Star Cage, 1950
Star Cage, 1950
Painted and brushed steel
114 x 130.2 x 65.4 cm
The Frederick R. Weisman Art Museum, University of
The John Rood Sculpture Collection.
© The Estate of David Smith, VAGA, New York / VEGAP, Bilbao, 2016
“If you ask why I make sculpture, I must answer that it is my way of life, my balance, and my justification for being.” David Smith, 1947–52
After finishing high school, 19-year-old David Smith (Decatur, Indiana, 1906–Bennington, Vermont, 1965) worked as a riveter and welder at a car factory, where he learned how to handle metalworking tools. But his true passion was art, and in 1926 he moved to New York to study at the Art Students League. There, encouraged by his teachers, Smith began to incorporate three-dimensional materials in his paintings, creating collages and reliefs. These added elements grew increasingly voluminous and protuberant, and eventually the canvas became a mere base and his paintings were transformed into sculptures.
In 1929, Smith was impressed when he saw several reproductions of Pablo Picasso's iron sculptures in the magazine Cahiers d'art. This marked a radical turning point in his work: he abandoned the traditional notion that a sculpture should be modeled or carved around a central mass, and instead began using found objects like Picasso. With them he created a network of intersecting lines and planes which define a hollow space at the heart of each piece. Smith assembled his structures of welded metal and found materials using a forge and anvil as well as an oxyacetylene torch, producing what were probably the first welded-metal sculptures made in the United States. The artist used metal, which for him represented progress and industrialization, in both his figurative and abstract work. Although Abstract Expressionism is generally considered a pictorial movement, there were some sculptors who defied the traditional conventions of sculptural practice and can be included in this group. Smith was one of those few sculptors.
In April 1950 Smith was awarded a Guggenheim Fellowship, which freed him from teaching and from other side jobs. He could also afford the materials to make larger scale works, thus marking the beginning of a very productive period. That same year he created Star Cage, a sculpture defined by the sharp contrast between its effortlessly flowing organic form and the rigid industrial material of which it is constructed: steel. Smith wanted his works to be "drawings in space". Star Cage is a sculpture that blurs the boundaries between two- and three-dimensionality. The work is constructed of manipulated steel rods that trace lines in space, dynamically angled and notched at the intersections. The interconnected rods, arranged as vertical and horizontal planes, activate the space and prompt the viewer to gaze through the work, making empty space an integral part of the piece.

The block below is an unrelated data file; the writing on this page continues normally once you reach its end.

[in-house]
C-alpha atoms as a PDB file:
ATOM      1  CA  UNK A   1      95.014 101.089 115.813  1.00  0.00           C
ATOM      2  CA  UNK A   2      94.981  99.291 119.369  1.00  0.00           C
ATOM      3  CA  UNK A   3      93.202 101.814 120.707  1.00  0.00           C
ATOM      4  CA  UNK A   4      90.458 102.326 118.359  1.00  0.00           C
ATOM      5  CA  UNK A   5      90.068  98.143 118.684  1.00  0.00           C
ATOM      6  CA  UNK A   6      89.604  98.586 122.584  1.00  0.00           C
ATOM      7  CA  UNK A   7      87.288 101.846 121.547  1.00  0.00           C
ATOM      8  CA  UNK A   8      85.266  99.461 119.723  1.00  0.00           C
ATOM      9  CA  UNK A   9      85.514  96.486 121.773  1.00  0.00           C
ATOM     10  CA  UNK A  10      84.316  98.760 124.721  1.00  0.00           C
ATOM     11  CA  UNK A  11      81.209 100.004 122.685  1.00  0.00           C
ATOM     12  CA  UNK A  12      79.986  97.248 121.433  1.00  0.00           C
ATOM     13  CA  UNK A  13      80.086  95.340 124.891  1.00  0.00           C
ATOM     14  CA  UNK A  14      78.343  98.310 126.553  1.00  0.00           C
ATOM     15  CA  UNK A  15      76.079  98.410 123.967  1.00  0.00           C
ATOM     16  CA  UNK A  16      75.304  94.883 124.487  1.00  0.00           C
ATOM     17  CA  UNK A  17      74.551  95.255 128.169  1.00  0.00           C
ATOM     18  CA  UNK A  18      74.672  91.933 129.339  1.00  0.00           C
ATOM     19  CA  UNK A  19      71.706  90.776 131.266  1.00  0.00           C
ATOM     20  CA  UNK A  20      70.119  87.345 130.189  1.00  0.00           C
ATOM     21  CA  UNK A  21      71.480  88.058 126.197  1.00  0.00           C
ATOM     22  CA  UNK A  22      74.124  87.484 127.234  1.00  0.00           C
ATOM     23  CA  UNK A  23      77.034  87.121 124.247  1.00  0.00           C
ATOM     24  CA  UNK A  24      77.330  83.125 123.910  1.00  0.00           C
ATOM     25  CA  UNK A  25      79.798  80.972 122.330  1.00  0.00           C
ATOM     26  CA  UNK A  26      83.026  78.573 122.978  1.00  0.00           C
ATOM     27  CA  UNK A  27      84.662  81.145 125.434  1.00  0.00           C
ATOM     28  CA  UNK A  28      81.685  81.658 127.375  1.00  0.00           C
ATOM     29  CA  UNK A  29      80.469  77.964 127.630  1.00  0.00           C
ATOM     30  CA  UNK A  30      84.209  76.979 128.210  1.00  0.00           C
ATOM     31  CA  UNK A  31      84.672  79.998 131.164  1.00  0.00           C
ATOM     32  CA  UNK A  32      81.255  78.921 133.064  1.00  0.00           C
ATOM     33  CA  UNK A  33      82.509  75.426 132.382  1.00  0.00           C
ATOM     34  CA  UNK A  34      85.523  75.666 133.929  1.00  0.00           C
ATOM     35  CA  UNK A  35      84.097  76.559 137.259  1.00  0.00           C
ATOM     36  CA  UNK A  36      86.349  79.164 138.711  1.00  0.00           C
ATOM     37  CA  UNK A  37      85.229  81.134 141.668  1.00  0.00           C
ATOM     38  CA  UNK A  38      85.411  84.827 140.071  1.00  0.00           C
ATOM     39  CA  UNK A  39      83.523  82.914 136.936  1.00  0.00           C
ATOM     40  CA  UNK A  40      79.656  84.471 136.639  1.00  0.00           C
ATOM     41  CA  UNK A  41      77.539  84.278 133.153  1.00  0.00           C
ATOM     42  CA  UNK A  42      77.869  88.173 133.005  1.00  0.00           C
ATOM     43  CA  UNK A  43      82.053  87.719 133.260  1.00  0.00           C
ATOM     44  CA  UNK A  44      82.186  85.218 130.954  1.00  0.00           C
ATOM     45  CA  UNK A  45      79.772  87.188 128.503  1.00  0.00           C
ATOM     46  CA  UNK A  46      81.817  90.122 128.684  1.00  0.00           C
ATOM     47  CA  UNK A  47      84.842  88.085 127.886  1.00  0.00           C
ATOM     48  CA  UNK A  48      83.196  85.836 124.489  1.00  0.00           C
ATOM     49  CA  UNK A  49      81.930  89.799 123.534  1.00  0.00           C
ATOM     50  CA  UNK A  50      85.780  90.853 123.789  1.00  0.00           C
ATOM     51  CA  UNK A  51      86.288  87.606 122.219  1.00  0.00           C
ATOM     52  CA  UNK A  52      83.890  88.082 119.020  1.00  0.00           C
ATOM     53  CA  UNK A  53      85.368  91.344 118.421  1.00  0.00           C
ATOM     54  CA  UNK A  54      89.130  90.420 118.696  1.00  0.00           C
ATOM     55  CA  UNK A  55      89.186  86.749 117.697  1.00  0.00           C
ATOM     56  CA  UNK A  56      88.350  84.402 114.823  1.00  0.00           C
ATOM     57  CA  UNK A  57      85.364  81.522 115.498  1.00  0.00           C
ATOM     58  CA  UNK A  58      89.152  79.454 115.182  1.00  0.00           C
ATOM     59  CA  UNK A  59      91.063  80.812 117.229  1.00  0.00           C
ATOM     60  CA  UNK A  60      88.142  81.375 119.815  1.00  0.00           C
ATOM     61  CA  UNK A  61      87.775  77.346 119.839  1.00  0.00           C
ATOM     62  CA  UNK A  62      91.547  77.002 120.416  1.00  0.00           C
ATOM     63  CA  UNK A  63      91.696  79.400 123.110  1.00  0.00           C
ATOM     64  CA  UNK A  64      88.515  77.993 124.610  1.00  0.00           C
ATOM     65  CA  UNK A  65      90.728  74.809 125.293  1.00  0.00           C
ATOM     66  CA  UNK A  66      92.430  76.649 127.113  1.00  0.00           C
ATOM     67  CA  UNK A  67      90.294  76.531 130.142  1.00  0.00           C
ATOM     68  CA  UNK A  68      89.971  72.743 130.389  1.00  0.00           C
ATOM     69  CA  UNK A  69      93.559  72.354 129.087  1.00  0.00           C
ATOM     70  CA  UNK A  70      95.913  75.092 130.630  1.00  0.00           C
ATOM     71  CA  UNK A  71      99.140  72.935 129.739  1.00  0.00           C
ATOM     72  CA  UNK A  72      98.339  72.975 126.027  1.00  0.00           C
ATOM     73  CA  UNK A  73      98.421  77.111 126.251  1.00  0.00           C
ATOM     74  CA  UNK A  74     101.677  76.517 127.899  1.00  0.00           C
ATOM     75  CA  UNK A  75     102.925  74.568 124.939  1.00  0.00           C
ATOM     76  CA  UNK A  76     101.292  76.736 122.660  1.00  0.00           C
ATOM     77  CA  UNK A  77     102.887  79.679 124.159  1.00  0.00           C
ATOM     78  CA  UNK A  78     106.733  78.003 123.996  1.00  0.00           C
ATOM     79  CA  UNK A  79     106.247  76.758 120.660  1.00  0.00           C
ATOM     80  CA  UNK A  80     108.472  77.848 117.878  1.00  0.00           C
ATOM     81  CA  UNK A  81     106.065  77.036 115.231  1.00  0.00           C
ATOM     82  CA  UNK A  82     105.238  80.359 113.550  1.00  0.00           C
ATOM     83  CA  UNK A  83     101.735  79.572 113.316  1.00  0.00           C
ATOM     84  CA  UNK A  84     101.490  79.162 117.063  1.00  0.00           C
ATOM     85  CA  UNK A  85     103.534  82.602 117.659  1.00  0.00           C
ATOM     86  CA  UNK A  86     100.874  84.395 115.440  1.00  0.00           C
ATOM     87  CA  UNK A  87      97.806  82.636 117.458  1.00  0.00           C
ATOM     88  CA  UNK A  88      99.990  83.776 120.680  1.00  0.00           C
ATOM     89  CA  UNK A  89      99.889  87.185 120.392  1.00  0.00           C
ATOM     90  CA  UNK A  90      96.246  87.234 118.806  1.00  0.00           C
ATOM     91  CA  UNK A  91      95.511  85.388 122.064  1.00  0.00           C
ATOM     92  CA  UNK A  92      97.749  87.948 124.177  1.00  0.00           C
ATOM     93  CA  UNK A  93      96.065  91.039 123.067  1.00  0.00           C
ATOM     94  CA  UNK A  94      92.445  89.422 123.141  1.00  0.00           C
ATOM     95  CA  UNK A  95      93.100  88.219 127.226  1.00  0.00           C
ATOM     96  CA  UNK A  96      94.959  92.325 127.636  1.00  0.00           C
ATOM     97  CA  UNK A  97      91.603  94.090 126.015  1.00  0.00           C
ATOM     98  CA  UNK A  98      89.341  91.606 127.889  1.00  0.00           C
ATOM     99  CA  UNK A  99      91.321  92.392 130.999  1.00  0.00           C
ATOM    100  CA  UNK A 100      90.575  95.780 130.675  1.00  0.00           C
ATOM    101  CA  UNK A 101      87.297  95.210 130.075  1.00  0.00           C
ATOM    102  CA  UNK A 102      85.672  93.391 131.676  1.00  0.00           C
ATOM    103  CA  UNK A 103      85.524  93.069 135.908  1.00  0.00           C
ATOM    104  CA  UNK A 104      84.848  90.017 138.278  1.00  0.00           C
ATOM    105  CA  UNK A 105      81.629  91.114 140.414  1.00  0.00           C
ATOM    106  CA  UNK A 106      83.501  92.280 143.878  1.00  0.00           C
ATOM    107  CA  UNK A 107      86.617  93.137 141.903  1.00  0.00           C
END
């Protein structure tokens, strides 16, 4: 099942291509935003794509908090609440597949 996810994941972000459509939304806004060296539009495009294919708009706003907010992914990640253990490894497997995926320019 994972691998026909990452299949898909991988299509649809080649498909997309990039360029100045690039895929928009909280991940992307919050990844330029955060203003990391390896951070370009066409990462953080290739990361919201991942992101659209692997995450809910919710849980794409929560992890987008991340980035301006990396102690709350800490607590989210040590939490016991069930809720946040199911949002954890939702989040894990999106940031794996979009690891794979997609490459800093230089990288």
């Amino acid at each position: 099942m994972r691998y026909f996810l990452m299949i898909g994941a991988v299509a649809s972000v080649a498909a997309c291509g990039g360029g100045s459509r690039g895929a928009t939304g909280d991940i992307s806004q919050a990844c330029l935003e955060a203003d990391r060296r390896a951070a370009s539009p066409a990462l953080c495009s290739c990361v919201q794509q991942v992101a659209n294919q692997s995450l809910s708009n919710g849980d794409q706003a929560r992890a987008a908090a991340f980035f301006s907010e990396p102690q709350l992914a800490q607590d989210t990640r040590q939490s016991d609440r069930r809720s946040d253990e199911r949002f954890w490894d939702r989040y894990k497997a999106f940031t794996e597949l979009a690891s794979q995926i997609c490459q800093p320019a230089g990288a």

Smith wanted his sculpture to be seen as something active, a changing, ever shifting space created by the viewers as they circle the work, gaze through and around it, and generate negative and positive spatial relationships. The work does not offer a single, dominant, frontal view, but a shifting sequence of possibilities that allows it to be contemplated from different angles, expanding and contracting as the spectator examines it in the round. Star Cage generates a game of lines and planes that suggest a starry constellation, an abstract model of mysterious clumps of elements which could be read as molecules or astral bodies. In his work, Smith reflects the complexity of stars which, when seen in the night sky, seem to be arranged on a flat plane. Taking inspiration from the cosmos, the artist chose the most suitable material and method for capturing these awe-inspiring constellations.
Observe the sculpture Star Cage. What do you see? What terms would you use to describe it? Can you explain its shape? What’s the first thing you notice about this work?
Star Cage is made of painted and brushed steel. What do you associate with steel? What properties does that material have? What qualities does it suggest to you? Which methods do you think the artist used to make it? Describe the steps he followed. Why do you think he decided to paint part of the sculpture?
For Smith, steel represented progress and industrialization. Why do you think he chose this material? What do you think he was trying to say through this work? Instead of carving or sculpting his works according to the conventions of three-dimensional art at the time, Smith decided to weld several pieces. What are the advantages and drawbacks to his way of working?
Smith worked with welded steel to produce what he called “drawings in space”. How do you think drawing and sculpture are related? Do you think Smith managed to draw space in his work? How?